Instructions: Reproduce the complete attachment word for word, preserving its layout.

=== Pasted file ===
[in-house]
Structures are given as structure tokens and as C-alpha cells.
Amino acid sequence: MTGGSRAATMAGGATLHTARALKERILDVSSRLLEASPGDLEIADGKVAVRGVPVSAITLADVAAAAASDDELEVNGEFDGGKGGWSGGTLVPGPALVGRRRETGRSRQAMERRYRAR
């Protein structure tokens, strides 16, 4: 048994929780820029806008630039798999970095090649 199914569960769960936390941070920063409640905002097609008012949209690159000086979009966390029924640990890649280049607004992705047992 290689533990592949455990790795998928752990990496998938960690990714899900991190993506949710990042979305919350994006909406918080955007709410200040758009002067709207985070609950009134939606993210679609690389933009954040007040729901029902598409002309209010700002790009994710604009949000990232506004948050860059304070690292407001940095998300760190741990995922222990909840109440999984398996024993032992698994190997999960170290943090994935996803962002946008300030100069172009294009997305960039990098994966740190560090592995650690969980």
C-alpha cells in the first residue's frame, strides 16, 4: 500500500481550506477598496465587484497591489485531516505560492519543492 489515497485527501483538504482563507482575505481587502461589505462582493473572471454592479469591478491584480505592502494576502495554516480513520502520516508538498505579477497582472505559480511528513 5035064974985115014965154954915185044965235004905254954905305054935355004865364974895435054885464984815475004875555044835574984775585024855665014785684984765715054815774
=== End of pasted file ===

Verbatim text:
[in-house]
Structures are given as structure tokens and as C-alpha cells.
Amino acid sequence: MTGGSRAATMAGGATLHTARALKERILDVSSRLLEASPGDLEIADGKVAVRGVPVSAITLADVAAAAASDDELEVNGEFDGGKGGWSGGTLVPGPALVGRRRETGRSRQAMERRYRAR
């Protein structure tokens, strides 16, 4: 048994929780820029806008630039798999970095090649 199914569960769960936390941070920063409640905002097609008012949209690159000086979009966390029924640990890649280049607004992705047992 290689533990592949455990790795998928752990990496998938960690990714899900991190993506949710990042979305919350994006909406918080955007709410200040758009002067709207985070609950009134939606993210679609690389933009954040007040729901029902598409002309209010700002790009994710604009949000990232506004948050860059304070690292407001940095998300760190741990995922222990909840109440999984398996024993032992698994190997999960170290943090994935996803962002946008300030100069172009294009997305960039990098994966740190560090592995650690969980």
C-alpha cells in the first residue's frame, strides 16, 4: 500500500481550506477598496465587484497591489485531516505560492519543492 489515497485527501483538504482563507482575505481587502461589505462582493473572471454592479469591478491584480505592502494576502495554516480513520502520516508538498505579477497582472505559480511528513 5035064974985115014965154954915185044965235004905254954905305054935355004865364974895435054885464984815475004875555044835574984775585024855665014785684984765715054815774